(Media Rating Council) A United States-based nonprofit organization that manages accreditation for media research and rating purposes; an independent body responsible for setting and implementing measurement standards.
Advertising that aims to blend into the user’s experience with the website. Native ads mimic a site’s content and format.
The name of a group of line items in your ad server. Orders help keep your ad server sorted and organized.
A set of instructions for the browser. It contains text content, markup and styling that informs the design of the websites elements, references to other files on the web server that need to be loaded in, SEO indexing information, references to files hosted on third party servers, and logic that specifies the functions of the site. Sortable’s ad library (internally known as “tag file”) is one of the files loaded from a third party server. The page source also contains ad elements and page-specific logic for ad serving.
Anytime a webpage loads, a pageview is created. The more pageviews a website has, the more impressions it will have an opportunity to sell.
(Default tag) When an ad partner chooses to pass on the opportunity to capture or serve an ad impression they ‘default’ the opportunity to serve an ad. The tag that’s called during that default process is referred to as a passback tag.
A fixed CPM rate that prevents an ad partner from serving campaigns that pay below a certain price threshold. For example, if you set your price floor to $1, your ad partner shouldn’t serve any campaigns with net CPM rates below that amount.
(Queries Per Second) This is used to talk about request volumes to bidders. Optimizing QPS, reduces server costs.
(real Cost Per Mille) A measure of actual revenue per 1000 impressions. In modern adops from a publisher's perspective, this is often used interchangeably with CPM/RPM. For a publisher, the difference is only impactful in an environment where the CPM set does not directly reflect the revenue the publisher will receive. The formula to determine this amount is rCPM = Revenue/(Total Impressions/1000)
An identifier (cookie) that gets dropped on a user when they are browsing a participating web page. These cookies track online behavior and allow for more targeted ads that are specific to the user.
A standard ad unit (300X250).
Revenue share model
A partnership between a publisher and ad provider where profits from ad serving are split as per the terms of the agreement. Before the rise of programmatic and RTB these agreements were closer to 50/50, but with the rise of programmatic buying, that split has increased in the publisher's favour. For example, Google’s Ad Exchange offers a 80/20 revenue share. These rates are often negotiable depending on how much volume a publisher can provide.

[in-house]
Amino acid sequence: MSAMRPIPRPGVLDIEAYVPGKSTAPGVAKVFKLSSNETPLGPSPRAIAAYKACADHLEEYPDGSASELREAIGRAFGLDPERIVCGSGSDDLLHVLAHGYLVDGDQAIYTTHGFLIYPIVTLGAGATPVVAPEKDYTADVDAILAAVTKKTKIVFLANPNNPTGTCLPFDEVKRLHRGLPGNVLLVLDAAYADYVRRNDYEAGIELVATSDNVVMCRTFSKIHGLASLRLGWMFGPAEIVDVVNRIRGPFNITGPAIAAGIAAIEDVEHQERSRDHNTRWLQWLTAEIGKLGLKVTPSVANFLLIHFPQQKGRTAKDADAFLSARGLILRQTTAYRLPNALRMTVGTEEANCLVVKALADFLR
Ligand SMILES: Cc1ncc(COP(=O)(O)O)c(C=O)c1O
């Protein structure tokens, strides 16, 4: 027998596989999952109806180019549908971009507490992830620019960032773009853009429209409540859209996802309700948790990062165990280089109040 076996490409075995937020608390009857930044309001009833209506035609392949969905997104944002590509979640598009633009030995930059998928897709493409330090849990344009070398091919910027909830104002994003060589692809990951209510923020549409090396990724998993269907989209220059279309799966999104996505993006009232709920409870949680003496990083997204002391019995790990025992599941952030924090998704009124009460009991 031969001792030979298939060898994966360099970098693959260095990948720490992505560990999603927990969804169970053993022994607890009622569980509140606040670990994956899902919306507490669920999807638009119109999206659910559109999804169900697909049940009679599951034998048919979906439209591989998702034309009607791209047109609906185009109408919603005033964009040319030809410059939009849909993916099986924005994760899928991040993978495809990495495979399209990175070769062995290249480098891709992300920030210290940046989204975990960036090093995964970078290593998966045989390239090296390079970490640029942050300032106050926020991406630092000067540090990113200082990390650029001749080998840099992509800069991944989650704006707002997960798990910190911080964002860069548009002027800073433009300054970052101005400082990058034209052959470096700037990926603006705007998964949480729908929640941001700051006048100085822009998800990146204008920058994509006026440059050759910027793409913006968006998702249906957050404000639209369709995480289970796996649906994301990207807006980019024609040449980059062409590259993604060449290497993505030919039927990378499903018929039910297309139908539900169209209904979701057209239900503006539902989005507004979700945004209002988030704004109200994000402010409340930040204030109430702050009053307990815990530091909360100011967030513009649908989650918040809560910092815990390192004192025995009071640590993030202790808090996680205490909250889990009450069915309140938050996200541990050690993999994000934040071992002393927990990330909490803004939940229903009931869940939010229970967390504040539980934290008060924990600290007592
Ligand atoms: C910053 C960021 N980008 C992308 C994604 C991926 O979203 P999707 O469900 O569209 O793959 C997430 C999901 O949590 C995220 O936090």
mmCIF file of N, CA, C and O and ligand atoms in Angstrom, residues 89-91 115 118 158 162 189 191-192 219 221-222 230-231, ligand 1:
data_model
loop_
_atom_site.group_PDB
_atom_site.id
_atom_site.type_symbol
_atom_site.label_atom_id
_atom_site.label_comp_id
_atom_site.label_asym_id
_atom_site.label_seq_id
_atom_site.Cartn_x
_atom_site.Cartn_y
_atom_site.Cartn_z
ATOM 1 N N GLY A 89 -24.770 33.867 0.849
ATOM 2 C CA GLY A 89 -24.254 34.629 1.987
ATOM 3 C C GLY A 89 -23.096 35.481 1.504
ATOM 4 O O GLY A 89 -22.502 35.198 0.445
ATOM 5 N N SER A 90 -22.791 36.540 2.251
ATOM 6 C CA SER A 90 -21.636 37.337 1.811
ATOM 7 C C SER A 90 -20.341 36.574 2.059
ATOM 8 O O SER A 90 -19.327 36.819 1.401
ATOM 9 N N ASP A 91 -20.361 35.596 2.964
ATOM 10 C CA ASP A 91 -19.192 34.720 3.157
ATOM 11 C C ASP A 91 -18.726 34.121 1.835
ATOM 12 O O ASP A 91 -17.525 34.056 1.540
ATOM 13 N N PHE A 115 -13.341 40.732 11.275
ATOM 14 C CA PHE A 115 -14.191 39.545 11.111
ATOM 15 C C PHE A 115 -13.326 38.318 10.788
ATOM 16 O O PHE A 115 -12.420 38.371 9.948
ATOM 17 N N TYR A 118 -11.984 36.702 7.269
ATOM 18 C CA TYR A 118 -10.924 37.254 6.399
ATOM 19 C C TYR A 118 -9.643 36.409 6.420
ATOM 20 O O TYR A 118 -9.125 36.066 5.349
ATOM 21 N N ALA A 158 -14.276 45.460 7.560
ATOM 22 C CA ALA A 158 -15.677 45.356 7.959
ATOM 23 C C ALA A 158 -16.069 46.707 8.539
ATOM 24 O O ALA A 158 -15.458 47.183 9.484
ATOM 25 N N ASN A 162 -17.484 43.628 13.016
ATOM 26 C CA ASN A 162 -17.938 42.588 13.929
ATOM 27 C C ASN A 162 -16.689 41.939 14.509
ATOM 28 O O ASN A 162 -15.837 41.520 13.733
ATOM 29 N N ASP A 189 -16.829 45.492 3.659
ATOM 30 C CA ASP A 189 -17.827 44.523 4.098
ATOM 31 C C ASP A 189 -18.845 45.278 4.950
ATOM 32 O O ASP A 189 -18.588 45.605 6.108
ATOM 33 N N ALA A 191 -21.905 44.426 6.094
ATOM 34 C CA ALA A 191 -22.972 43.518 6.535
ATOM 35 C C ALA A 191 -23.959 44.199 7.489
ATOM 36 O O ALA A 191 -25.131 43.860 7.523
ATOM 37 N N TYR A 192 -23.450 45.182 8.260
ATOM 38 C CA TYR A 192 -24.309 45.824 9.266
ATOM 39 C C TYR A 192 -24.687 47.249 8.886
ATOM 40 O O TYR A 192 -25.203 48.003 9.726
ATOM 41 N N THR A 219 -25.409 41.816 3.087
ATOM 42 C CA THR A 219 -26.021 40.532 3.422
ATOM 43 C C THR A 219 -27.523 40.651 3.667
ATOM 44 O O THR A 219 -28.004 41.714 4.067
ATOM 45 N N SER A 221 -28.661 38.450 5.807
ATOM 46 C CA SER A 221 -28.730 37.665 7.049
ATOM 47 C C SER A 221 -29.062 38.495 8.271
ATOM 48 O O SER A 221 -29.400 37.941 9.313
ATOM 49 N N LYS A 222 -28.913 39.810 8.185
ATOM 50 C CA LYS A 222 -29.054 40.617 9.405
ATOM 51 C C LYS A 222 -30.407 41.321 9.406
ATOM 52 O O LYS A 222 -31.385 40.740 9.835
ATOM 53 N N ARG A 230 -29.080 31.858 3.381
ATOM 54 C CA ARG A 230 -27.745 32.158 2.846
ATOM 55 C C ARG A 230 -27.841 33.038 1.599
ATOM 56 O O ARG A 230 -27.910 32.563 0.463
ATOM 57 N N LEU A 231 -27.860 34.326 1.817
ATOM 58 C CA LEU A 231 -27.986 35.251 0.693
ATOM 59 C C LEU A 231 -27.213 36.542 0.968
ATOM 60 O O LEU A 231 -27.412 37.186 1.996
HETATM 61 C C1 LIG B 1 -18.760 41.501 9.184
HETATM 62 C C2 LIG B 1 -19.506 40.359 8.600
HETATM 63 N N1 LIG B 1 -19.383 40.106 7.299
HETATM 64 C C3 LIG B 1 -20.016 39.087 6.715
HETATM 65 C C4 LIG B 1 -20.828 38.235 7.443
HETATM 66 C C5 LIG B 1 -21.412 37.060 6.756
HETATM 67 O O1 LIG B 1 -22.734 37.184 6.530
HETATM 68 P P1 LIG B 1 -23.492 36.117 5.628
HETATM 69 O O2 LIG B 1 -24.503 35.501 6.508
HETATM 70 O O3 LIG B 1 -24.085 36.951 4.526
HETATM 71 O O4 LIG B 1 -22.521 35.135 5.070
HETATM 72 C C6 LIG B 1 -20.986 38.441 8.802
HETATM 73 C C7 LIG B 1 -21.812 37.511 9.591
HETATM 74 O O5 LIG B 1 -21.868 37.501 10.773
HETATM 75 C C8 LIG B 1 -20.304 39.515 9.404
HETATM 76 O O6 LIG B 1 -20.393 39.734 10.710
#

(Request For Proposal) A request from an advertiser, brand, or media agency for a publisher to submit a bid to win their business for an ad campaign. An RFP typically outlines rates, time, cost, technical specs, audience, and units.
Advertising appearing in a ‘richer’ form. These units are outside of the standard ad sizes and usually include special placements and movement. Examples of rich media units include skins, sponsor bars, pushdowns, and rising stars.
Premium ad units that run from, or instead of, a standard IAB unit. The specs of the unit are defined by the IAB in an attempt to scale out rich media advertising and normalize the units so they can be sold and served more often. Standard rising star units include billboard, filmstrip, sidekick, slider, portrait, and pushdown. For visual examples of each of the rising stars visit the IAB’s site here: http://www.iab.net/risingstars
(Takeover) When an advertising campaign creative is the only brand on a particular page or website, taking over all ad sizes at once. This can be controlled in the setting of an ad server.
(Run of Site) An option for ad display which places ads on a rotation in all non-custom ad spaces. These ads can run on any page within the site that doesn’t have an ad already designated for that unit.
(Revenue Per Mille) Typically used to denote revenue by 1000 pageviews or sessions.
(Real Time Bidding) Impression-based, real-time ad inventory sales method. This is a technology that allows thousands of buyers to bid on a single website impression based on bidding algorithms.
Creative that appears behind the content of the webpage. Typically this takes over the borders of the website and produces very high engagement. It may also take over the 728×90 if that unit runs outside of the sites frame.
(Share Of Voice) Percentage of a publisher’s inventory that an ad campaign controls during the course of a campaign. The higher the share of voice, the more they control.
(Supply Path Optimization) Optimizing the supply path of the advertiser to the publisher. Reducing as many middle men as possible and putting the most amount of money in a publisher's pocket.
Single Request Architecture is when a single request is sent to Google Ad Manager (GAM) with all of the ad requests (that have been defined, displayed, and refreshed) grouped together in one single request.
(Supply Side Platform) A sell-side platform that allows publishers to better package and manage their websites' inventory to sell.
Ad targeting is a practice that intends to get ads in front of people with specific characteristics (geographic location, gender etc) or behaviours.
A standard ad unit (160X600). Also referred to as a Wide Skyscraper.
A visitor on a web page for the first time over the course of audience measurement (typically day, week, month, year).
A new metric for measuring performance created by the 3MS initiative, and authorized by the MRC (Media Rating Council). Viewability was created to ensure an advertiser that a brand will be viewed by a user. The MRC declared a viewable impression as “at least 50% of the ad creative is displayed for at least 1 second.”
A user who revisits a webpage, regardless of frequency (for example, if you visit Facebook four times in a day, you would count as one unique user for that day but four visitors or visits).
Refers to how much traffic (impressions/page views) a website has over a given period of time. Ad partners will often ask how much volume a publisher is willing to send at a discussed rate.